KDF bid to turn farm airplanes into war planes ‘overpriced by Sh20 billion’
Kenya’s bid to buy Sh41 billion attack aircraft from an American firm was on Wednesday facing an uncertain future after five US legislators asked Congress to stop the deal because it was “inflated”, saying the cost was doubled.
Congressman Tedd Budd is leading four of his colleagues in a bid to block the sale of 12 attack aircraft and two trainer planes to the Kenya Defence Forces (KDF), which plans to use them in the war on the Al-Shabaab terrorist group in Somalia.
In a letter to Kenyan Ambassador to the US Robinson Githae, the lawmakers said they had a “reason to question the acquisition” as the $418 million (Sh41.8 billion) cost should have been much less, by more than $200 (Sh20 billion).
They added that L3 Technologies, the company contracted to deliver the aircraft, “has no experience converting agricultural aircraft into intelligence, surveillance and reconnaissance aircraft with precision-strike capability”.
The kind of aircraft Kenya is interested in are Air Tractor AT-802L, originally built for agricultural use but remodelled into armed planes for military purposes.
Mr Budd is fighting to block the purchase as armouring the aircrafts would be undertaken by another company, Iomax USA, which supplied United Arab Emirates military with the same aircraft.
The UAE has since donated the Air Tractors to Jordan and replaced them with Archangels, also from Iomax. The UAE operated the Tractors until November 2015, when they were replaced by the first three of 24 Archangels.
The deal in contention, it is worth noting, includes armouring the planes, an arms package and a training programme for Kenyan military personnel.
But Mr Budd, in the letter to Mr Githae, insisted that he believed “Kenya would benefit by exploring its options in regard to this acquisition”.
The letter was also signed by Congressman Sanford Bishop, an African-American Democrat, and Republicans Walter Jones, Jeff Duncan and Mark Meadows.
They are urging their colleagues to block the proposed transaction and also calling on Congress to investigate the circumstances surrounding Kenya’s pending agreement with L3 Technologies.
“One aspect of this process that concerns us,” the US House members added, “is whether any misrepresentations about capabilities have been made.”
A different company with proven experience could provide Kenya with field-tested aircraft and related elements at a far lower price, said the congressmen.
“Spending $418 million of Kenyan national funds on aircraft that could be acquired for over $200 million less from a company that has years of past performance and an existing production line is not an optimal allocation of scarce defence dollars,” Mr Githae was told.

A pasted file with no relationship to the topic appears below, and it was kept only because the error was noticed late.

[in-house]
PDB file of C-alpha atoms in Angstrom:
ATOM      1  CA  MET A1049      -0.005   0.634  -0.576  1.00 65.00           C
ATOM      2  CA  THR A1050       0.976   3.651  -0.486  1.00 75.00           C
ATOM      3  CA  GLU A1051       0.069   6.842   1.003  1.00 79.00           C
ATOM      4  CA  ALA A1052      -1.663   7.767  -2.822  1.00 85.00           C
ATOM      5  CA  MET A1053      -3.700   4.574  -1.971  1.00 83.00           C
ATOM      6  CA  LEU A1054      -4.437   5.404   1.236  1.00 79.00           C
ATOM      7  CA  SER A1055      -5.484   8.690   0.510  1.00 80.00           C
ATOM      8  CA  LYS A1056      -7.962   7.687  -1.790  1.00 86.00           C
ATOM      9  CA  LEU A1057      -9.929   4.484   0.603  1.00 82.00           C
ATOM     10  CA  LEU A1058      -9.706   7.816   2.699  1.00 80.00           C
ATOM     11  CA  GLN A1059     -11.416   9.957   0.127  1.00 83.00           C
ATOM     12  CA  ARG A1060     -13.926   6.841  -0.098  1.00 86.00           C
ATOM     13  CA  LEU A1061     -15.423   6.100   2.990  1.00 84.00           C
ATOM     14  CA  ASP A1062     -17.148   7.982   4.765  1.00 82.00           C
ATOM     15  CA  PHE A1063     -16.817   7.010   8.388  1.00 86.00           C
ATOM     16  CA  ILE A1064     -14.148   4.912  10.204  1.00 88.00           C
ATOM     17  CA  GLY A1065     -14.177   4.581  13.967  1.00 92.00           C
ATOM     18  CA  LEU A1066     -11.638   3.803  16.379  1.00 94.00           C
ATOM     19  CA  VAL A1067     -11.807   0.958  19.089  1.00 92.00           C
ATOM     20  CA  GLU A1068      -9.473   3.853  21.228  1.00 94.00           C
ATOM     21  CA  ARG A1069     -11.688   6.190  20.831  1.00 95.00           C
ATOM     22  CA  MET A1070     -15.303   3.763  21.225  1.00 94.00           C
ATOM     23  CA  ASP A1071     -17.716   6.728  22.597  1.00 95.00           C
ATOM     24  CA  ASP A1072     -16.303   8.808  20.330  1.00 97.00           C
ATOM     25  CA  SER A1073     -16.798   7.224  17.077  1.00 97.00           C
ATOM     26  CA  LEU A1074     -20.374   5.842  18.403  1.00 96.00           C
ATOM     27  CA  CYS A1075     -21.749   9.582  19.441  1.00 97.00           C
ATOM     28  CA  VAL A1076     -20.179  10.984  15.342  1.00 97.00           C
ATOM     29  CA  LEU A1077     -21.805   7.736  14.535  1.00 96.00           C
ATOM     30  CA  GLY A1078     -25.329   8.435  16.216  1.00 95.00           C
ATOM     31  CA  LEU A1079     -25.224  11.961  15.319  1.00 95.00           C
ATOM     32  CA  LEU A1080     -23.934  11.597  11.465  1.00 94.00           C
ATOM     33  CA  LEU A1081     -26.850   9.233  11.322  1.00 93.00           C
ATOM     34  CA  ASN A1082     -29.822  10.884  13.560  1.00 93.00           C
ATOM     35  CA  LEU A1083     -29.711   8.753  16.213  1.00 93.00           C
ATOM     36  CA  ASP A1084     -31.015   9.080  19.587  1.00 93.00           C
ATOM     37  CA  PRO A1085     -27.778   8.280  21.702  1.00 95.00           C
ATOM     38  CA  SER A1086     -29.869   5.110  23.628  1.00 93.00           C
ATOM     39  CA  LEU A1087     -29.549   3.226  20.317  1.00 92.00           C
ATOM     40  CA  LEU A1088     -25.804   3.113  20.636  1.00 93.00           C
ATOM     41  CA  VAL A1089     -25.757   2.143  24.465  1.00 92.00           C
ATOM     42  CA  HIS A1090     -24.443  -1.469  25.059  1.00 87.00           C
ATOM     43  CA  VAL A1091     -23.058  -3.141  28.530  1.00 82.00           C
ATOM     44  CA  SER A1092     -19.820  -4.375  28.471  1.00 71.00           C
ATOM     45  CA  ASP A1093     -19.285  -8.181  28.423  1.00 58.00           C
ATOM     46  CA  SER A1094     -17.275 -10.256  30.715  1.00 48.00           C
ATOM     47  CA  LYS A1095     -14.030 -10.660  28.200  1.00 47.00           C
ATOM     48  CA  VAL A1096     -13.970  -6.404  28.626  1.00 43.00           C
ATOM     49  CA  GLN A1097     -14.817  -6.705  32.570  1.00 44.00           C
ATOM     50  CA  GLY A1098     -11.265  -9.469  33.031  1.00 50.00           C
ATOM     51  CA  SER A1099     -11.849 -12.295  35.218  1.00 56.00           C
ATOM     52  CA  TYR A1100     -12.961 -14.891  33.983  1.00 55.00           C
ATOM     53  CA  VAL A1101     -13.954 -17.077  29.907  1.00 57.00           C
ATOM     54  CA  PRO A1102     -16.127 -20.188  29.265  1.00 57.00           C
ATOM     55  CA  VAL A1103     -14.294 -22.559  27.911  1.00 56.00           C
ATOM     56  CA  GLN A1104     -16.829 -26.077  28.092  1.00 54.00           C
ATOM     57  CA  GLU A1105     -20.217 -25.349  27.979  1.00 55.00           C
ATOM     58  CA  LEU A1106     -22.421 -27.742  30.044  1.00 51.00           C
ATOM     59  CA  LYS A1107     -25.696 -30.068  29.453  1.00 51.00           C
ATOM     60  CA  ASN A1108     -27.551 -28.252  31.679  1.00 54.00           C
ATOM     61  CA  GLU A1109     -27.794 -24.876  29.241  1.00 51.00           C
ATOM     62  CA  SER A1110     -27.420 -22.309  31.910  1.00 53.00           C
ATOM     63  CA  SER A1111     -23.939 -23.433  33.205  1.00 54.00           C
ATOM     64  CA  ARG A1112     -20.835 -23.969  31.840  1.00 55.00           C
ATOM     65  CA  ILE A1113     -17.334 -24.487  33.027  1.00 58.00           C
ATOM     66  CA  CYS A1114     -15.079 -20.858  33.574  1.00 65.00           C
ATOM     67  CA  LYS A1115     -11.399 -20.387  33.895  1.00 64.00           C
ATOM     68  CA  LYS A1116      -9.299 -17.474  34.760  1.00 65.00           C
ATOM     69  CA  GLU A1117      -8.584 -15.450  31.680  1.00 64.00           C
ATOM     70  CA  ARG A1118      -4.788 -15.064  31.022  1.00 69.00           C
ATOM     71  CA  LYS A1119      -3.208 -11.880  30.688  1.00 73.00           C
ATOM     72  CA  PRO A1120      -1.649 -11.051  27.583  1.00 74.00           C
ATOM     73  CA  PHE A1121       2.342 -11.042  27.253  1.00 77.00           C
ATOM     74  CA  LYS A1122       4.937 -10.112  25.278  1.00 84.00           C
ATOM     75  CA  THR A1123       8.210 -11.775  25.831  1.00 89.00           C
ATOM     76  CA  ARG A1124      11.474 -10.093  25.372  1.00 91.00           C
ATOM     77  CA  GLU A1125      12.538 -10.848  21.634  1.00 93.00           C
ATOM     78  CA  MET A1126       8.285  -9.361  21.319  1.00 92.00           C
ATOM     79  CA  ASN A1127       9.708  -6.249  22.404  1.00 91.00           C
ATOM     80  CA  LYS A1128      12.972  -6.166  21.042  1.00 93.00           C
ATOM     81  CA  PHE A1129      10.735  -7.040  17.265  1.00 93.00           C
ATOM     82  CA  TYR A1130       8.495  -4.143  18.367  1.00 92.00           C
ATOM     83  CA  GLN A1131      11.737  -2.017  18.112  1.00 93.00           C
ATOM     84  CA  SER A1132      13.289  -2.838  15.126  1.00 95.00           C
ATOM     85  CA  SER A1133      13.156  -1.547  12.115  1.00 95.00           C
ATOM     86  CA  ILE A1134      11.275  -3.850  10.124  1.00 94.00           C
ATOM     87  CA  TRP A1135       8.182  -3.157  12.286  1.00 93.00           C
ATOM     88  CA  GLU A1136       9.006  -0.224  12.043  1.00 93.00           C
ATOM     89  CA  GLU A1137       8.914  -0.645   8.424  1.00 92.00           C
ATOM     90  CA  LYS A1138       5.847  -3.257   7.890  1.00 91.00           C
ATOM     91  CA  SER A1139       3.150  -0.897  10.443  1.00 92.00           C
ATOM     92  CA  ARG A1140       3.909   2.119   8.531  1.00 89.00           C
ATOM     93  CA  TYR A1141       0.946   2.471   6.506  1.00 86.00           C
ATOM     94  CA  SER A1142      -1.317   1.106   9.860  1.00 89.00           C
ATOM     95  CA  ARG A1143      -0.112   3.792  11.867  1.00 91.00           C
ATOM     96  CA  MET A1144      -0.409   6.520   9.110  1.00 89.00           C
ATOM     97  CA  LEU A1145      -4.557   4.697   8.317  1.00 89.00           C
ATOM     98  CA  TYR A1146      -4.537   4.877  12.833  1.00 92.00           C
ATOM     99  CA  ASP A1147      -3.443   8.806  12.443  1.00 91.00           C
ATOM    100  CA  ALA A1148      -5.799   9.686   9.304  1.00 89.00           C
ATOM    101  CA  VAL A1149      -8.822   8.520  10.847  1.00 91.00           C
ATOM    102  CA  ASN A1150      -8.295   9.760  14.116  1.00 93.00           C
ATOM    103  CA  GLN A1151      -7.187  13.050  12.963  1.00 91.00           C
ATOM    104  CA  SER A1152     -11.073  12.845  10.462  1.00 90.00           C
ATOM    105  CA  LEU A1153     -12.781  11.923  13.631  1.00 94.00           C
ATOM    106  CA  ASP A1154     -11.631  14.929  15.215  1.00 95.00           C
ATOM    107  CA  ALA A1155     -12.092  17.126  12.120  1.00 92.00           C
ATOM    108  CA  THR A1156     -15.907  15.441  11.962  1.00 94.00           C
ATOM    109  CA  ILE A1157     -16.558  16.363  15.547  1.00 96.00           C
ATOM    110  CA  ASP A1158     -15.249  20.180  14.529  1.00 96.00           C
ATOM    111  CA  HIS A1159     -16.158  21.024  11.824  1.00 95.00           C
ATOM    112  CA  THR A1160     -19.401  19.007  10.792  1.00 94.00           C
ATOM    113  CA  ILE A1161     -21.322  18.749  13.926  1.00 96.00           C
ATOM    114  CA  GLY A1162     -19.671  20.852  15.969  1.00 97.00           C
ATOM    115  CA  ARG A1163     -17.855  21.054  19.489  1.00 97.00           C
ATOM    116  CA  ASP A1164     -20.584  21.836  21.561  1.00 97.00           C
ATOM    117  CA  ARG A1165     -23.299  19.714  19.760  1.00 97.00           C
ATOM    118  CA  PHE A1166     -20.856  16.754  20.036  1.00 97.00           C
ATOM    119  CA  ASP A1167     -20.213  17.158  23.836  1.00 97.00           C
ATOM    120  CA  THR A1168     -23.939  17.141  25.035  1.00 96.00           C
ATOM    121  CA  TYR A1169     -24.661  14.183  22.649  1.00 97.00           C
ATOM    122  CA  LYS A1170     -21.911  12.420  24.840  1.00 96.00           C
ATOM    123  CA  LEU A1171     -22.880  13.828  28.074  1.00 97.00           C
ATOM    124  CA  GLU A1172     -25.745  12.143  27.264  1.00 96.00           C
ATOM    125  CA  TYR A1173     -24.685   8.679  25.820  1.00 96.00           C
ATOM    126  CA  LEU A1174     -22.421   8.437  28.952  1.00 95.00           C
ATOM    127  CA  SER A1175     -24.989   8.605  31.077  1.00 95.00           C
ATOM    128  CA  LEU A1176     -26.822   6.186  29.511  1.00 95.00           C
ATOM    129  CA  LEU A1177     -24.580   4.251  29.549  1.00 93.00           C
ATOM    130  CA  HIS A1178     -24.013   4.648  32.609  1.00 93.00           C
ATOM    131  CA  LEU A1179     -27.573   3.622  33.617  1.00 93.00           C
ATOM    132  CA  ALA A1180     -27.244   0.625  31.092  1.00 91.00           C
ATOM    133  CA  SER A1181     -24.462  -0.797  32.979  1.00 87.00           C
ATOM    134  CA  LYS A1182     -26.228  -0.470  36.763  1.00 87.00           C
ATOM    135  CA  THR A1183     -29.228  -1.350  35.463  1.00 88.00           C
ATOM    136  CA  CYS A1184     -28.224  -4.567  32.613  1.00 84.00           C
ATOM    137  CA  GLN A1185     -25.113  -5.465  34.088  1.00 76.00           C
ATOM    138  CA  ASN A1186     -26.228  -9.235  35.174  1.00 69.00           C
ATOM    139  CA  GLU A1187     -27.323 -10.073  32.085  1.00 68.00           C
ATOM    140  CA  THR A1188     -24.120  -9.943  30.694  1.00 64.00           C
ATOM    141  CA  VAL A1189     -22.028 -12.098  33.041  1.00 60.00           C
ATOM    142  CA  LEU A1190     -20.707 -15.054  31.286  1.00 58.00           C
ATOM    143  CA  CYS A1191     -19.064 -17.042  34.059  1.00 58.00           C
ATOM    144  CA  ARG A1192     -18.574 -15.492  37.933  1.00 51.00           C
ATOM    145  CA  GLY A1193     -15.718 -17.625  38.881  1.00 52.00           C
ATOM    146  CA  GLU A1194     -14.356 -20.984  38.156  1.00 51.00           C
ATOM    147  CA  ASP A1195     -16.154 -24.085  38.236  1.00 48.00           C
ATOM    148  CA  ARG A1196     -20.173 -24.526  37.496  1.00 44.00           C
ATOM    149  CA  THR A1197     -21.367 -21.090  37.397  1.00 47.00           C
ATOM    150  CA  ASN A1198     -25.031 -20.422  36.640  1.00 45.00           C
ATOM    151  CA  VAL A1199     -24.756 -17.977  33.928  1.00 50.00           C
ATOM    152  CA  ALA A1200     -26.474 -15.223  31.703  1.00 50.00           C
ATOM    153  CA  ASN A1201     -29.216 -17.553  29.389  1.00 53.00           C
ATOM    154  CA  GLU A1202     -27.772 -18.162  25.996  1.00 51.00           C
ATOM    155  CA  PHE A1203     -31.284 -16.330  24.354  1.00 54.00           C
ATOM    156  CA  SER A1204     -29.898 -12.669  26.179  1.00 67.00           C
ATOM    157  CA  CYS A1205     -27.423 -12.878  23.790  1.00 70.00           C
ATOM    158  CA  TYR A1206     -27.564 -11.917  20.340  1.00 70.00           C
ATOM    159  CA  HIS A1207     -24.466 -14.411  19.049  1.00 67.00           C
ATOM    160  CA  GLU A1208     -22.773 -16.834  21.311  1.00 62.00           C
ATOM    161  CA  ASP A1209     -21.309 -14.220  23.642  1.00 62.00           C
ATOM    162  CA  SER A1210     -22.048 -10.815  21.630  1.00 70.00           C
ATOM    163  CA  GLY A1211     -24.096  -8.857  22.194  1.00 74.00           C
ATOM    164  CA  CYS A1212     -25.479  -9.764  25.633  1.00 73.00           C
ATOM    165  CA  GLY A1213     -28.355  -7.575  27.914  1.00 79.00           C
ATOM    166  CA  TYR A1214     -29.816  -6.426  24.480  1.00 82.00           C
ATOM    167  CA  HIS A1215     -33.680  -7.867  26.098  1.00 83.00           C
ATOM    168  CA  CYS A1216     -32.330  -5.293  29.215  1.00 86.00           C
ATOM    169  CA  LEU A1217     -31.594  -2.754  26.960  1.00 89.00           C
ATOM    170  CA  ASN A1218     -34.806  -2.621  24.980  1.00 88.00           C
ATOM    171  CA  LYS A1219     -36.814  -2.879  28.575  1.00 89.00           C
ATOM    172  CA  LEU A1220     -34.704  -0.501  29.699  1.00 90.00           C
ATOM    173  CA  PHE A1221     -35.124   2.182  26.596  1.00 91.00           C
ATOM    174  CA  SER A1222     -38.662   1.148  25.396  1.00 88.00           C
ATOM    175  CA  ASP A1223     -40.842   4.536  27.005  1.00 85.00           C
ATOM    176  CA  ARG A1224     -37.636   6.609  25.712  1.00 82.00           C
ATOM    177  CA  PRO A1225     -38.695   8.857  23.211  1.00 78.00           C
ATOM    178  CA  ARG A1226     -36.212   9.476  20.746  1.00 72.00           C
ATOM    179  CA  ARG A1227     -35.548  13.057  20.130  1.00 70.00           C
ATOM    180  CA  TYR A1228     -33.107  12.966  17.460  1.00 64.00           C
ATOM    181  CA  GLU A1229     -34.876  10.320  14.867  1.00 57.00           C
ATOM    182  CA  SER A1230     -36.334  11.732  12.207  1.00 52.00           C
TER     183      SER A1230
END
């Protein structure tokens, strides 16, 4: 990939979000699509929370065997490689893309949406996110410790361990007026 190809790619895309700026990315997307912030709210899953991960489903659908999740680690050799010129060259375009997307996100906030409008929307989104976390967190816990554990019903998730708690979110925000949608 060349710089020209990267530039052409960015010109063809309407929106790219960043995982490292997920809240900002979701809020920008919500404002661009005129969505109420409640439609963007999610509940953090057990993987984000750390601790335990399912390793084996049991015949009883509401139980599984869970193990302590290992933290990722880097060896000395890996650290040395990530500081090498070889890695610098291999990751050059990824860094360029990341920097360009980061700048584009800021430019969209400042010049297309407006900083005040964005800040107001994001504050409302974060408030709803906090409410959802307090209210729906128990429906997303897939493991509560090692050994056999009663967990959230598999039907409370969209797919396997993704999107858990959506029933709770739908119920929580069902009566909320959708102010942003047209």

The alternate company is based in the state of North Carolina, represented in the US House by Congressman Budd.
“We ask that the government of Kenya take these facts, in particular the prospect of an ongoing congressional investigation of this sale, under consideration as it decides whether or not to proceed with this arms purchase,” further said the letter.
Mr James Braid, a senior aide to Congressman Budd, said in an interview on Tuesday that the type of converted agricultural aircraft manufactured by Iomax has been used to drop at least 2,000 bombs on Islamic State targets in Yemen, Syria and Libya.
Those attacks were carried out by the UAE, which purchased 48 of the planes, he said.
Kenya’s proposed deal with L3 has been approved by the State Department, which declined to comment on the allegations by the five Congress members.
The process for finalising a deal under the US Foreign Military Sales programme also involves a 30-day review by Congress. That period came to an end on Sunday without any formal expression of opposition to the proposed Kenya-L3 agreement.
But Mr Braid said the deal can still be blocked if Congress supports Mr Budd’s call for an investigation.
The US government’s executive branch, headed by President Donald Trump, could also intervene to halt the sale, Mr Braid noted.
US Ambassador to Kenya Robert Godec has defended the propriety of the process.
“The process under way is transparent, open and proper,” the US envoy declared in a statement issued on Saturday. “This potential military sale would be carried out wholly in keeping with appropriate laws and regulations.”
No deal would be concluded, Mr Godec added, until the Ministry of Defence receives “a detailed US government document that will clearly describe each item to be purchased and service to be provided along with an estimated cost”.
Kenya can then negotiate a purchase price, he added.